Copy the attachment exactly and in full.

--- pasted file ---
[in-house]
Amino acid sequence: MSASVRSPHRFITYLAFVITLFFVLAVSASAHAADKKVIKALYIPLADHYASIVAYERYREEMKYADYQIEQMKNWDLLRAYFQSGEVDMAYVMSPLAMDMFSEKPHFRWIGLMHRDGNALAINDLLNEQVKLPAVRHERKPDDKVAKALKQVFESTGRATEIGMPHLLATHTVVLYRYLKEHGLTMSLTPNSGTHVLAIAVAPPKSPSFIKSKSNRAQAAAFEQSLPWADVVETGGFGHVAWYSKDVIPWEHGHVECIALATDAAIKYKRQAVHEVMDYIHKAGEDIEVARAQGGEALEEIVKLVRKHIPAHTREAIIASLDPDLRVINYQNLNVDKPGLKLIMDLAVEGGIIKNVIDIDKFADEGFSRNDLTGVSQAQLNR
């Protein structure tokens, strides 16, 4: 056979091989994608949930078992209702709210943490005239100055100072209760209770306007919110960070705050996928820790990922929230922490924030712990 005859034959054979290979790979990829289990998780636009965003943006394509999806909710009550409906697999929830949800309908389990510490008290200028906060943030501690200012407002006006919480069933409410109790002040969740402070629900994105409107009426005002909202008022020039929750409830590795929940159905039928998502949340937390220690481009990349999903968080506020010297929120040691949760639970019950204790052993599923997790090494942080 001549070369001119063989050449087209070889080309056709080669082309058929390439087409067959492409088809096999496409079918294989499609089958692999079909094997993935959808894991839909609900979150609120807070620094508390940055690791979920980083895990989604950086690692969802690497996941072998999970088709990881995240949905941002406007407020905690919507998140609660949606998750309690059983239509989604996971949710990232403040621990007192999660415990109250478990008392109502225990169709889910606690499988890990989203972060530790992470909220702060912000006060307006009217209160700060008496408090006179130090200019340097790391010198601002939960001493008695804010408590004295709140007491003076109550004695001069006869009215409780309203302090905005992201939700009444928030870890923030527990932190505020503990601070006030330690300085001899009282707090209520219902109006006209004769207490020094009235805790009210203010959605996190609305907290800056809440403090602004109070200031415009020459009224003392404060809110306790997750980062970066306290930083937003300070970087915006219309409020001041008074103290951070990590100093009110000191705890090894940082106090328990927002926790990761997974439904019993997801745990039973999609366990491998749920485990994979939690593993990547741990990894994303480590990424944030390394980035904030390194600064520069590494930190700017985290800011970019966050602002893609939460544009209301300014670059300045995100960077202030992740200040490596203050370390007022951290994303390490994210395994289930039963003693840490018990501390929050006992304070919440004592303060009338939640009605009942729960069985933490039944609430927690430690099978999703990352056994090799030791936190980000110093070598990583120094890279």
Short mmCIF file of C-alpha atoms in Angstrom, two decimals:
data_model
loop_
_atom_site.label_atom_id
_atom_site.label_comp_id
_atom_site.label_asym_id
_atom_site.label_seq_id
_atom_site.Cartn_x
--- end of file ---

[in-house]
Amino acid sequence: MSASVRSPHRFITYLAFVITLFFVLAVSASAHAADKKVIKALYIPLADHYASIVAYERYREEMKYADYQIEQMKNWDLLRAYFQSGEVDMAYVMSPLAMDMFSEKPHFRWIGLMHRDGNALAINDLLNEQVKLPAVRHERKPDDKVAKALKQVFESTGRATEIGMPHLLATHTVVLYRYLKEHGLTMSLTPNSGTHVLAIAVAPPKSPSFIKSKSNRAQAAAFEQSLPWADVVETGGFGHVAWYSKDVIPWEHGHVECIALATDAAIKYKRQAVHEVMDYIHKAGEDIEVARAQGGEALEEIVKLVRKHIPAHTREAIIASLDPDLRVINYQNLNVDKPGLKLIMDLAVEGGIIKNVIDIDKFADEGFSRNDLTGVSQAQLNR
């Protein structure tokens, strides 16, 4: 056979091989994608949930078992209702709210943490005239100055100072209760209770306007919110960070705050996928820790990922929230922490924030712990 005859034959054979290979790979990829289990998780636009965003943006394509999806909710009550409906697999929830949800309908389990510490008290200028906060943030501690200012407002006006919480069933409410109790002040969740402070629900994105409107009426005002909202008022020039929750409830590795929940159905039928998502949340937390220690481009990349999903968080506020010297929120040691949760639970019950204790052993599923997790090494942080 001549070369001119063989050449087209070889080309056709080669082309058929390439087409067959492409088809096999496409079918294989499609089958692999079909094997993935959808894991839909609900979150609120807070620094508390940055690791979920980083895990989604950086690692969802690497996941072998999970088709990881995240949905941002406007407020905690919507998140609660949606998750309690059983239509989604996971949710990232403040621990007192999660415990109250478990008392109502225990169709889910606690499988890990989203972060530790992470909220702060912000006060307006009217209160700060008496408090006179130090200019340097790391010198601002939960001493008695804010408590004295709140007491003076109550004695001069006869009215409780309203302090905005992201939700009444928030870890923030527990932190505020503990601070006030330690300085001899009282707090209520219902109006006209004769207490020094009235805790009210203010959605996190609305907290800056809440403090602004109070200031415009020459009224003392404060809110306790997750980062970066306290930083937003300070970087915006219309409020001041008074103290951070990590100093009110000191705890090894940082106090328990927002926790990761997974439904019993997801745990039973999609366990491998749920485990994979939690593993990547741990990894994303480590990424944030390394980035904030390194600064520069590494930190700017985290800011970019966050602002893609939460544009209301300014670059300045995100960077202030992740200040490596203050370390007022951290994303390490994210395994289930039963003693840490018990501390929050006992304070919440004592303060009338939640009605009942729960069985933490039944609430927690430690099978999703990352056994090799030791936190980000110093070598990583120094890279």
Short mmCIF file of C-alpha atoms in Angstrom, two decimals:
data_model
loop_
_atom_site.label_atom_id
_atom_site.label_comp_id
_atom_site.label_asym_id
_atom_site.label_seq_id
_atom_site.Cartn_x